I am a whore for any form of celebrity and glamour, including any uptight schmuck gracing a society page. I will position myself at any event so as to be photographed as much as possible and on the rare occasion that I actually worm my way into a party of any societal significance, I will instantly recognize a myriad of people simply by having read about their fabulousness in those back sections of local magazines and newspapers where they write about anyone with money as if they’re rock stars.
I am desperate to be one of those uptight schmucks, and if they refuse to have me, (which they appear to be doing) I’ll have to revert to instinct.
If you can’t join them, mock them.
First of all, it’s not like any of these people actually care about the issues they’re fundraising for. Like Anne Getty’s ever heard of land mines or abortion or trees. Second of all, there’s a pathetic genius to the self congratulatory party photo-op, their bizarre hyphenated names listened beneath themselves like we’re actually supposed to know who they are. Finally, whenever I encounter them in real life, it’s always a let down.
However, there’s one gal who’s graced the San Francisco society pages since the beginning of time, the grande dame in fact, of anything important, fancy and hoity toity in all of our fair city. I have met Charlotte Schultz twice and both times, she was appallingly delightful. Honorary Roomie even worked for her at Gavin’s office a couple of years ago, and had nothing to report but glowing reviews (other than the fact that you couldn’t drink water out of bottles. It always had to be in a glass.) I was allowed to accompany HR to one of Charlotte’s fabulous soirees and as we watched her give a speech, sitting jealously at the open bar, we both agreed that we completely aspired to be this flawless demonstration of class, clad in Chanel and being nice to dishwashers.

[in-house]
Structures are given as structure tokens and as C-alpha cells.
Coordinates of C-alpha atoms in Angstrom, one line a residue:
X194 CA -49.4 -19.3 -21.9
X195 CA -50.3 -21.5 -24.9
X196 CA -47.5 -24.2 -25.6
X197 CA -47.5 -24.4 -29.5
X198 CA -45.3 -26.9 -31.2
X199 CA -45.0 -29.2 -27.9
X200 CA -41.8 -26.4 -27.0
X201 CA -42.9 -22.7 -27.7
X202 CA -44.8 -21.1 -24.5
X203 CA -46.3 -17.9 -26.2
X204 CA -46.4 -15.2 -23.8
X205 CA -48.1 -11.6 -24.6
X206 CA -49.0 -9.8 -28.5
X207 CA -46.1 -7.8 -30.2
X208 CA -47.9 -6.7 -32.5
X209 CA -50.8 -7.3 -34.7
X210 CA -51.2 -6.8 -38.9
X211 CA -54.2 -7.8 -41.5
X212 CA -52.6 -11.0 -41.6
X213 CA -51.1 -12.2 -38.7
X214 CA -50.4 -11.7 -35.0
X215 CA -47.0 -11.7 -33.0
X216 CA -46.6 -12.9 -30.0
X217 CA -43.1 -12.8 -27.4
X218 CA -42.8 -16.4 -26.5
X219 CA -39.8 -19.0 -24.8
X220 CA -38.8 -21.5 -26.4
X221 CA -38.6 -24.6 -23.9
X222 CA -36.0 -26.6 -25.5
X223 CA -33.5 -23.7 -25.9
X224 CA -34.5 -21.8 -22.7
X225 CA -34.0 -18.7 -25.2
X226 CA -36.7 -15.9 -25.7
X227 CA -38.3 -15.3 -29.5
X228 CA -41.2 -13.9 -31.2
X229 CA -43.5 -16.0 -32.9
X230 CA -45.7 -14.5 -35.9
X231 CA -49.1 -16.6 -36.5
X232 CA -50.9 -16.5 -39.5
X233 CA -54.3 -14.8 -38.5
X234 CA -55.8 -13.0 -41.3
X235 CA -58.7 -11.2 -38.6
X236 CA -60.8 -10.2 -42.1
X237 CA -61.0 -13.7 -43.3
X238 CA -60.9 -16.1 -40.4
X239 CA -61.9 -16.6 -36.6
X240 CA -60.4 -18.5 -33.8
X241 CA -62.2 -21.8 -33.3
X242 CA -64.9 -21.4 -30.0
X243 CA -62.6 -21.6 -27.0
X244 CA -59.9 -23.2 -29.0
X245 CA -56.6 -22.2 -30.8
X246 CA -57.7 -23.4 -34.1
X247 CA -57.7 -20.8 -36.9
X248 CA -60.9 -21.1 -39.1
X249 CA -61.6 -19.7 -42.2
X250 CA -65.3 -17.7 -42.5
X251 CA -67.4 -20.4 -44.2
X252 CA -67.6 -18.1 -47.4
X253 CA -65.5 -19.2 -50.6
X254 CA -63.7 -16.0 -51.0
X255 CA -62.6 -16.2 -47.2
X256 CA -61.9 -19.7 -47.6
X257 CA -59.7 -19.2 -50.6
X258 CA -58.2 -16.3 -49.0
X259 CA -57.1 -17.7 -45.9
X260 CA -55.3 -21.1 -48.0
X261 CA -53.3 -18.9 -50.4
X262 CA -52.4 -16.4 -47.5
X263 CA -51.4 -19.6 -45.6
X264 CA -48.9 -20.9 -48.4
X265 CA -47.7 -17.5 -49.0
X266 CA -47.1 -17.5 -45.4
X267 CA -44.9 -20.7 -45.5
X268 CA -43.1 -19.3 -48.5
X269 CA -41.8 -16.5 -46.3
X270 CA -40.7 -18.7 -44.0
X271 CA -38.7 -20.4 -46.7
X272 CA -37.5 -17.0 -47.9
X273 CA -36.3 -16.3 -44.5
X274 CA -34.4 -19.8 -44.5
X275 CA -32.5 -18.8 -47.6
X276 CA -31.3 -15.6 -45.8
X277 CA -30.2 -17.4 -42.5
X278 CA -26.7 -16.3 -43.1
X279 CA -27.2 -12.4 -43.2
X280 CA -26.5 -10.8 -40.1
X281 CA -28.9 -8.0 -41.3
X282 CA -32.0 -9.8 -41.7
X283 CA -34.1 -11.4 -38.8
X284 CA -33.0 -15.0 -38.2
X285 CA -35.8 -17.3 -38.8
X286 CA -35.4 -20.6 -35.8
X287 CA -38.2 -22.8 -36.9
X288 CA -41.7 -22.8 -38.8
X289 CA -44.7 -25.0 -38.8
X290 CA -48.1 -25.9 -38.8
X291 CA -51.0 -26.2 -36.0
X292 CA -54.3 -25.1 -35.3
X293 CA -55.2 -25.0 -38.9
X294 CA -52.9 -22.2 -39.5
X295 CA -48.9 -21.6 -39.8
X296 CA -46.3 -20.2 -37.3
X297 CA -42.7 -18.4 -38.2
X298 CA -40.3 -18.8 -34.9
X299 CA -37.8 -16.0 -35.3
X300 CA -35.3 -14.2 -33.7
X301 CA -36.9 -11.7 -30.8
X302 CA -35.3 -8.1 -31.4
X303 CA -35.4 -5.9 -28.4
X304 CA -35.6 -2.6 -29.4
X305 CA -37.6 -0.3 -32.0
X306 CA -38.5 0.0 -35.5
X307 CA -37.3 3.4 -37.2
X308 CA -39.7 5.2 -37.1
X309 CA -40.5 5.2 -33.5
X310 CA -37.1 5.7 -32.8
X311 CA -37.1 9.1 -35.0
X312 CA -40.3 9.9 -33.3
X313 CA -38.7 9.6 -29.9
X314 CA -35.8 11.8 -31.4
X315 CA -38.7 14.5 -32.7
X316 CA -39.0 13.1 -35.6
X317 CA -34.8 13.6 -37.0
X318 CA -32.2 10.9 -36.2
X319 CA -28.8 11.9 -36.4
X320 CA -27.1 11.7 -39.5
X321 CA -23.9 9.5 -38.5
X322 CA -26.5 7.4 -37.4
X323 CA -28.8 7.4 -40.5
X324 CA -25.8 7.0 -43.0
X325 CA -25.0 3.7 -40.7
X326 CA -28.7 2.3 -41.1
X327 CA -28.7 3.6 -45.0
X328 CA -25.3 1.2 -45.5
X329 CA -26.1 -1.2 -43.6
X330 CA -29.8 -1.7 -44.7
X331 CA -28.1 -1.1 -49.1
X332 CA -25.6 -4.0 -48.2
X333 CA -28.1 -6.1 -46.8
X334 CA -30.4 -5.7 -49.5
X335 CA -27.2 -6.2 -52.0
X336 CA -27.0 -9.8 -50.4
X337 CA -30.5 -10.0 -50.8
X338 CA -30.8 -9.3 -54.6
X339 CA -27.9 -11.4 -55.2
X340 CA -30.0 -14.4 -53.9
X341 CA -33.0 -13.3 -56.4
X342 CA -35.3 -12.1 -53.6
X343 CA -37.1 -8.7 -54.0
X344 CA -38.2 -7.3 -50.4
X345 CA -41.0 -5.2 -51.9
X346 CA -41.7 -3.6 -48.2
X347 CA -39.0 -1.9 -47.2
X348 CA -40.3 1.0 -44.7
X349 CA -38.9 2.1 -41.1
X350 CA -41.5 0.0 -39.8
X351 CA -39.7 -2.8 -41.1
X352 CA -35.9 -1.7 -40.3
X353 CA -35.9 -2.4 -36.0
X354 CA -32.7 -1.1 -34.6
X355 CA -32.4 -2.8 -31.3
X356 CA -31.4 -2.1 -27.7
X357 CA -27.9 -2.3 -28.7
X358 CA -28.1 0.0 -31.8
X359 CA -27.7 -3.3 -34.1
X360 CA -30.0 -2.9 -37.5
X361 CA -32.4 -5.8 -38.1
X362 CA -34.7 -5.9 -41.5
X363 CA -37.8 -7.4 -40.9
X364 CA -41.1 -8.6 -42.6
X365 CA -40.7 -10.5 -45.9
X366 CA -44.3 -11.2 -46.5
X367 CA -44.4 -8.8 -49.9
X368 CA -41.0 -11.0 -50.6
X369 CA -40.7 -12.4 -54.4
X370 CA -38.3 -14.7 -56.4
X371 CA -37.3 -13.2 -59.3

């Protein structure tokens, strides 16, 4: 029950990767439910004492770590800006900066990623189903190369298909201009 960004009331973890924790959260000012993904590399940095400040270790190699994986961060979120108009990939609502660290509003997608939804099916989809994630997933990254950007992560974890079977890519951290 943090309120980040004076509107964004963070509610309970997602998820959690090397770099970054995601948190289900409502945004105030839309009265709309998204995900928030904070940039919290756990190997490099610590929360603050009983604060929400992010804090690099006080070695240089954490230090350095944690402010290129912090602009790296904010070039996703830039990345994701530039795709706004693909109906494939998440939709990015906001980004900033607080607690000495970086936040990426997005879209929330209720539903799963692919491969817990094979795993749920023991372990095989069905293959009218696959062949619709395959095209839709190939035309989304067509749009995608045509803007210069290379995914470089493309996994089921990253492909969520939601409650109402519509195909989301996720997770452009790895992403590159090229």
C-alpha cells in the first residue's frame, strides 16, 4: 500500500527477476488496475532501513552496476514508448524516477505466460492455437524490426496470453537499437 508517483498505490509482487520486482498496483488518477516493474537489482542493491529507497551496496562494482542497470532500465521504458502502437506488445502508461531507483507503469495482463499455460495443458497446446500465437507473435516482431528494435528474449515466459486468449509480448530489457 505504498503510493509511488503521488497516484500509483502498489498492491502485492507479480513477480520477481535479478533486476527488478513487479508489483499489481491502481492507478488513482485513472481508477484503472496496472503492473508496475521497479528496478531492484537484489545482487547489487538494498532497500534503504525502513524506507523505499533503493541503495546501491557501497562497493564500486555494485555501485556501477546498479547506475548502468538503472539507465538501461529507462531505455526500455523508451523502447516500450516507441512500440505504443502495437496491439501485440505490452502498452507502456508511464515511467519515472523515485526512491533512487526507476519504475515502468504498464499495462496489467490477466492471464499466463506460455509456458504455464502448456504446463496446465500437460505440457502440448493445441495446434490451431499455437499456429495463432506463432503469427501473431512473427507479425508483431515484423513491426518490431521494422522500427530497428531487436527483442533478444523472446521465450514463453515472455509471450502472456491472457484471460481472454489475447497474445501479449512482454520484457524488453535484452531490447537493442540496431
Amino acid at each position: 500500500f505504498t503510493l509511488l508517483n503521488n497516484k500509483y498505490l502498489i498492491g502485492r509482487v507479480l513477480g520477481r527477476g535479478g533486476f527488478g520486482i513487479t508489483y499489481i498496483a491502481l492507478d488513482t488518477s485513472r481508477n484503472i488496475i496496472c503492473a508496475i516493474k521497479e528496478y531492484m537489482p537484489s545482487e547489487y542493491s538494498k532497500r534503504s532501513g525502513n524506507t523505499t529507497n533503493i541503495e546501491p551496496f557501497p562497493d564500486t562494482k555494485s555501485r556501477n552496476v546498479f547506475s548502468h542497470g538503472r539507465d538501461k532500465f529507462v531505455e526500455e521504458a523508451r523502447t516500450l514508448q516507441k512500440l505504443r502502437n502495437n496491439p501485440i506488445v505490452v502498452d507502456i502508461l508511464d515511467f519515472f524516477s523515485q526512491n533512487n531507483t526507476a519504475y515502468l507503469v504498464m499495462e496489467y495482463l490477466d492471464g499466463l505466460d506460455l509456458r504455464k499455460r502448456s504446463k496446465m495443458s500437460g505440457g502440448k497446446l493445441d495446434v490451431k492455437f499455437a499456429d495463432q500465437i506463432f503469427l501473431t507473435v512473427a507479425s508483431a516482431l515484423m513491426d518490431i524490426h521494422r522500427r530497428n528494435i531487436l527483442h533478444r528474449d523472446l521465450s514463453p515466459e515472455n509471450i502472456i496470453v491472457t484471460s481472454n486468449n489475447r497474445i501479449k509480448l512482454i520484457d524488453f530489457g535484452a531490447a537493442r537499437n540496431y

So you can imagine my dismay this afternoon, when flipping through the Nob Hill Gazette (Luxury, Legends and Loquacity issue) and read the following quote from Charlotte, referring to the President (of the United States) arriving early for a party she was throwing him at her Stanford home.
“I dropped everything, ran up to the third floor, grabbed my suit and pantyhose, putting on the pantyhose running down the stairs. It wasn’t easy. I think the Secret Service men know me better than my doctors. So they’re helping me fasten my pearls, I’m carrying my shoes, putting on earrings, the cars pulls up and the President gets out while I’m still zipping my skirt. My lovely Filipina lady goes outside, walks right up to him and freezes. “Come on.” He says to her. “Let’s get a picture taken. You look wonderful.”
Calling her lovely doesn’t make it okay to call her yours.